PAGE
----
Simply put, misgendering is dehumanization (where the target is thought to be less than human). When someone is thought of as less than human, it is a lot easier to justify violence against them. Is it any wonder, then, why I'm concerned about the hurt that's caused when someone misgenders my child?

It Dismisses My Child's Ability To Know Themselves

Jazz Jennings on YouTube

There have been people who say they will not respect my child's pronouns because they are too young to know what their gender is. These same people hint that if my child stays with the same pronouns in their teens, they might think differently. To those cisgender people who just don't get it, I really want to say, "When did you know you were a girl/boy?" The response has never been anything other than, "Well, always." We, as a society, respect cisgender kids when they affirm their gender. In fact, it's only transgender kids we don't trust.

My child realizes this distrust, and it devastates them.

It Places An Ideology Over Respecting My Child

TEDx Talks on YouTube

I know I'm supposed to be kind and welcoming. I know I'm supposed to gently educate people until they just get it. This gentility changes the world, hearts, and minds, right? Well, if that's the case I will fail miserably. There are amazing people out there, some of whom I know personally, that are incredible at talking to the ideological naysayers.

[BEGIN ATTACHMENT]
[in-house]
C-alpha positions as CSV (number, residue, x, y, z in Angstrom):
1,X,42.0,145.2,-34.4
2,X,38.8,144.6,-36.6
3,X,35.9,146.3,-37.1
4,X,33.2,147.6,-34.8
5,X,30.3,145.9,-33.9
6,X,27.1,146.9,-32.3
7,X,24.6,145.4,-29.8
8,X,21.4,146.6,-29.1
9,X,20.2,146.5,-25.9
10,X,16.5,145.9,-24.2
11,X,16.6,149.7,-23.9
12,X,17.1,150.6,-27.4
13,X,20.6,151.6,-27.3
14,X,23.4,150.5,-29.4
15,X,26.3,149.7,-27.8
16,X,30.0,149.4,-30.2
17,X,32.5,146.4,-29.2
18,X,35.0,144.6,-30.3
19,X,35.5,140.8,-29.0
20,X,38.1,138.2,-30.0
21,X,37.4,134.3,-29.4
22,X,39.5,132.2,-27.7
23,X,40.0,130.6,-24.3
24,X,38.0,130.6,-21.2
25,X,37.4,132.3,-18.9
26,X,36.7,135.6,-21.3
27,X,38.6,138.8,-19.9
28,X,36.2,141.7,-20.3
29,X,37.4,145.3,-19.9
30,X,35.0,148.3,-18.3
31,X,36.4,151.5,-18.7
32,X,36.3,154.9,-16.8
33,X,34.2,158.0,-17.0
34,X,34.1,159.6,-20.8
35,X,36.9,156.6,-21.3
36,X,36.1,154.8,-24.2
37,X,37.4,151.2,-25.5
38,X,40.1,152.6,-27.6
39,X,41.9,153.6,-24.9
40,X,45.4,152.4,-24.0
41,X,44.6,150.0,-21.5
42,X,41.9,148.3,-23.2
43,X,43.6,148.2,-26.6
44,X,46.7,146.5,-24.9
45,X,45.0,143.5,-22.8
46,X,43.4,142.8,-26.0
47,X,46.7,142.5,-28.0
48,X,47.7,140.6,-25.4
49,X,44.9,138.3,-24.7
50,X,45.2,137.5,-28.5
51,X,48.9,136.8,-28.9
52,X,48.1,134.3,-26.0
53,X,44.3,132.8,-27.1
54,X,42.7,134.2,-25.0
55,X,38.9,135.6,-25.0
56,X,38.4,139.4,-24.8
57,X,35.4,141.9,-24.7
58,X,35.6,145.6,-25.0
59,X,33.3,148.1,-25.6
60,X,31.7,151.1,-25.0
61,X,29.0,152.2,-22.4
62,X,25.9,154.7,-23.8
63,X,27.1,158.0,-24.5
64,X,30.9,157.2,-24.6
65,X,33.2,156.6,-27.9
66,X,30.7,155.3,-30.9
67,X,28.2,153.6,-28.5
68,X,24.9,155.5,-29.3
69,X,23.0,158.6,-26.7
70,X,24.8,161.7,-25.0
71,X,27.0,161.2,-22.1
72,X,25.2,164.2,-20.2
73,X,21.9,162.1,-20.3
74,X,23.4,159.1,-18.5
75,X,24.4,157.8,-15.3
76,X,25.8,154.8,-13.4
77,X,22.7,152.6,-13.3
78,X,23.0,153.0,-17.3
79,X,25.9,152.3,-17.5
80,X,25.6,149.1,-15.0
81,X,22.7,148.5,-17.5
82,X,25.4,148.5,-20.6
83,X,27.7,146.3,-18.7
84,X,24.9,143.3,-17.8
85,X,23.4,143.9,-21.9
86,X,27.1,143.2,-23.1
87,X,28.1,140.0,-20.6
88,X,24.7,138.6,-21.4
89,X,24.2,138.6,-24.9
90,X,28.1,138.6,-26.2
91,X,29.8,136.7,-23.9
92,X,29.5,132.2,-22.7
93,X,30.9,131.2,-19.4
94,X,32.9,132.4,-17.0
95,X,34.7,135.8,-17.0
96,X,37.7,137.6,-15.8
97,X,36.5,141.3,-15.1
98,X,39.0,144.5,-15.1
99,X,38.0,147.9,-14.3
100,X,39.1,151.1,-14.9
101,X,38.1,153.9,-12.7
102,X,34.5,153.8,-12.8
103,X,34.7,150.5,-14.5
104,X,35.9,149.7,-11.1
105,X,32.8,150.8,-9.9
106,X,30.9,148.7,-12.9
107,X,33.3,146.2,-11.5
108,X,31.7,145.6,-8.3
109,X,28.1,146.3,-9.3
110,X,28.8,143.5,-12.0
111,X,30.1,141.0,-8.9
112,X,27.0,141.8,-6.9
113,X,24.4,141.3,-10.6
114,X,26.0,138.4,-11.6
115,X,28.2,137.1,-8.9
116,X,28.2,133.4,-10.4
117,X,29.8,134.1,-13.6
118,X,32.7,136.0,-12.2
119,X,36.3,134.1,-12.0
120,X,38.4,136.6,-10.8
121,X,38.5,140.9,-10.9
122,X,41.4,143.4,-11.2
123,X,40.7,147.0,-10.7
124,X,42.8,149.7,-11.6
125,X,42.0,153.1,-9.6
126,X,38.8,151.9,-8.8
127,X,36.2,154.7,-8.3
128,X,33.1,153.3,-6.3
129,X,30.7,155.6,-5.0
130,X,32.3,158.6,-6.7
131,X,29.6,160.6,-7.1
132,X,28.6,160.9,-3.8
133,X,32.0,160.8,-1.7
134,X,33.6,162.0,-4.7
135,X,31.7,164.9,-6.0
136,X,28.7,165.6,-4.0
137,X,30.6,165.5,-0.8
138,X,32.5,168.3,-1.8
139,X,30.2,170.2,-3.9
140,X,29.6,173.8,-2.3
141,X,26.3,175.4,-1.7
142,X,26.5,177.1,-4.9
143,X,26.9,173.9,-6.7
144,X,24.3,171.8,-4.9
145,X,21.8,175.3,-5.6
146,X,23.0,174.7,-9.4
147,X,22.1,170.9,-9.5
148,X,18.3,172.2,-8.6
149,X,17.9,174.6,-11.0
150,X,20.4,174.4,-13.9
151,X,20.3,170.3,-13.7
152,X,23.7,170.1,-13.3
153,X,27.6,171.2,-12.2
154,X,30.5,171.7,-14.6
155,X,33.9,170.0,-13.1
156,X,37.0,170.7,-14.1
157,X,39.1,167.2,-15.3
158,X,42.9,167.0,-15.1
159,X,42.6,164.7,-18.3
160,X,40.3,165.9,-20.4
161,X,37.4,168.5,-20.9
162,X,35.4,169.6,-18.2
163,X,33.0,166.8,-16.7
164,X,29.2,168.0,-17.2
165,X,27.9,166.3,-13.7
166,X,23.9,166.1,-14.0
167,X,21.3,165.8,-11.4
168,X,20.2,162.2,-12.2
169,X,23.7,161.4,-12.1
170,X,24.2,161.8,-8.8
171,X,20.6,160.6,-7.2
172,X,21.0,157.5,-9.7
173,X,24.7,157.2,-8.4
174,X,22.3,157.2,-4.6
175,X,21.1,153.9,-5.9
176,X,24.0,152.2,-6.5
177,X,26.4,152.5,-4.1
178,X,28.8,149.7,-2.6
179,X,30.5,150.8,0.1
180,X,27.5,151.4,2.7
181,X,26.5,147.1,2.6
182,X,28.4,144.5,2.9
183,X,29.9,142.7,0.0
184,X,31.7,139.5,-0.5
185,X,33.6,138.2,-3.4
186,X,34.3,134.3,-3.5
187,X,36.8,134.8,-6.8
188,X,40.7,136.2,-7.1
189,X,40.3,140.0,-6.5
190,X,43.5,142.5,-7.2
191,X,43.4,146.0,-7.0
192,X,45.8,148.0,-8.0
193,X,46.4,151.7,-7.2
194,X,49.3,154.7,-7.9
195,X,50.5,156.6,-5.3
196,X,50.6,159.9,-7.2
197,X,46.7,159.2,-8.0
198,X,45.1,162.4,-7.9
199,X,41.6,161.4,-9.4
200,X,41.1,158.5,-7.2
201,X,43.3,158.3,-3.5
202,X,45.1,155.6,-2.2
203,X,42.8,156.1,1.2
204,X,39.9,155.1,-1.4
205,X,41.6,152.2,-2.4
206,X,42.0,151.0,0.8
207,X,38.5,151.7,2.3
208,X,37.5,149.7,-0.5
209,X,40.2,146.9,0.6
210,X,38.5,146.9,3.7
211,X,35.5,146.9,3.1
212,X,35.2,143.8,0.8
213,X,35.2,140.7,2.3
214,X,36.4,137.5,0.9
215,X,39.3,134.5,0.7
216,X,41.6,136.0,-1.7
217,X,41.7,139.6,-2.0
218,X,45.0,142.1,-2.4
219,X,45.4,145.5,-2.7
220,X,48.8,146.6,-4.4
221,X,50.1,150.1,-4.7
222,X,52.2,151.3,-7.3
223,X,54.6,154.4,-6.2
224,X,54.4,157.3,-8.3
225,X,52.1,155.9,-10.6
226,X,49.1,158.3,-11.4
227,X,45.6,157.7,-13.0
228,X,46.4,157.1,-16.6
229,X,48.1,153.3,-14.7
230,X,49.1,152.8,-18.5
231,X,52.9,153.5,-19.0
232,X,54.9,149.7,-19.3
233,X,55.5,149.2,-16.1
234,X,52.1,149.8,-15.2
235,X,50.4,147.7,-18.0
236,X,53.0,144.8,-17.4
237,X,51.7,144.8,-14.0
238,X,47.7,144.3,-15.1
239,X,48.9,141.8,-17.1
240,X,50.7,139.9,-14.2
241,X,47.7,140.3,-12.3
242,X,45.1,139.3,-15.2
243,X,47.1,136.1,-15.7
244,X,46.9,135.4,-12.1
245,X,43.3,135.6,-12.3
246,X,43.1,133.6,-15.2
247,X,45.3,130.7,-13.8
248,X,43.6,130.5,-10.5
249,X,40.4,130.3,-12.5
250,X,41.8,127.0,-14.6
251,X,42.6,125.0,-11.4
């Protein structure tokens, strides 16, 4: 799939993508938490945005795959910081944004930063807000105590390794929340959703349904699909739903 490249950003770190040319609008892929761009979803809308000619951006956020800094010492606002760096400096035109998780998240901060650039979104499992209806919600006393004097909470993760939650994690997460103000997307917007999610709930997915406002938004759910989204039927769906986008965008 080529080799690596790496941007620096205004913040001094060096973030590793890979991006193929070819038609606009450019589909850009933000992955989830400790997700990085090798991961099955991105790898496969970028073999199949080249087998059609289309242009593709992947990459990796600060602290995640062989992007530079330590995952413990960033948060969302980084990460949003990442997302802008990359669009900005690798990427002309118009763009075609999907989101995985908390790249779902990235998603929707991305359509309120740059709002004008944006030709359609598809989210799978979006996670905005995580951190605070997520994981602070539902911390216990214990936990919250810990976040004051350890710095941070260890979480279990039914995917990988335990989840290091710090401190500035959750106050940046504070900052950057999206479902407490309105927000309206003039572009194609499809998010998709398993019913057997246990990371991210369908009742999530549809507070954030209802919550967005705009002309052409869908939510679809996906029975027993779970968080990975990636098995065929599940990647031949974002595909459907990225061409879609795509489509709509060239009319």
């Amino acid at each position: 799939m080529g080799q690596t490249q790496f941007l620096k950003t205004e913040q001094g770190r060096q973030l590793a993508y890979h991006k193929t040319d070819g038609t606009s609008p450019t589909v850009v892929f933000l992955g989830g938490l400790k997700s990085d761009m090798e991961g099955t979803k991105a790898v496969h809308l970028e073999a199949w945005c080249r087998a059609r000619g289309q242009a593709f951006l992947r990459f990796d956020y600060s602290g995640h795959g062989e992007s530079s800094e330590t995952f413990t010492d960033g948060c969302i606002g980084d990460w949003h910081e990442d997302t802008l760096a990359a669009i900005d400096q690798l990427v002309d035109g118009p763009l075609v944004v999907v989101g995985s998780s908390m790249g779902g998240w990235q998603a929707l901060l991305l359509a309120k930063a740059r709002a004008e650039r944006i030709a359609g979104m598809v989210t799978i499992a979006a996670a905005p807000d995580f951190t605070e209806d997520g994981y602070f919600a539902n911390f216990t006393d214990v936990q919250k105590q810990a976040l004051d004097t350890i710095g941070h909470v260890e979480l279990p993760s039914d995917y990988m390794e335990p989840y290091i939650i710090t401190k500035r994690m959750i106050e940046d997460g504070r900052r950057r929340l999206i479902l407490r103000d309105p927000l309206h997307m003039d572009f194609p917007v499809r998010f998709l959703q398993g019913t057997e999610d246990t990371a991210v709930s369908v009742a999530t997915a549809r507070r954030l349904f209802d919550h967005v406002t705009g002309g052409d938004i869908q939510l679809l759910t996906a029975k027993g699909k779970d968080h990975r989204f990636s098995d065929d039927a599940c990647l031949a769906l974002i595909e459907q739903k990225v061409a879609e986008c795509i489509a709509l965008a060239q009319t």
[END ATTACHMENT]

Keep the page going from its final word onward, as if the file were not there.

I am not one of them.

This is my child we're talking about. I do not allow people to hurt them intentionally. That is my job as their mother. You see, dear reader, my child doesn't understand that someone could listen to an idea about genitals equaling gender over the actual person standing right in front of them, saying, "This is who I am. This is my lived experience."

Quite frankly, if someone has a problem with their pronouns and refuses to use them, they can do one of two things: use my child's pronouns anyway and work out their issues in therapy, or cling to their ideology, refuse to respect my child, and stay away.

It Ends With My Child Telling Me They're Hurting


My child is pretty damn understanding of people who don't get their pronouns right. They're pretty damned forgiving, too. (A hell of a lot more so than I am.) Why? Well, because my child generally assumes that people are making unintentional mistakes and will get it right when they get used to it. I, however, know better. I know that some people see using my child's pronouns as a direct affront against their own beliefs. They completely ignore the fact that my child's identity is about my child, and not about them. identity is about Lily, not about them.

Let me repeat that, because it's important: My child's identity is about my child, not about anyone else. Ever.

A little over a year ago, when faced with family who refused to use their pronouns, my child was confused. I sat with her as she wept and said, "If I told someone who I am and they don't believe me, they must not really care about me at all. That isn't what you do when you love someone."

Is this child hurt by intentional misgendering? Sure as hell seems that way to me.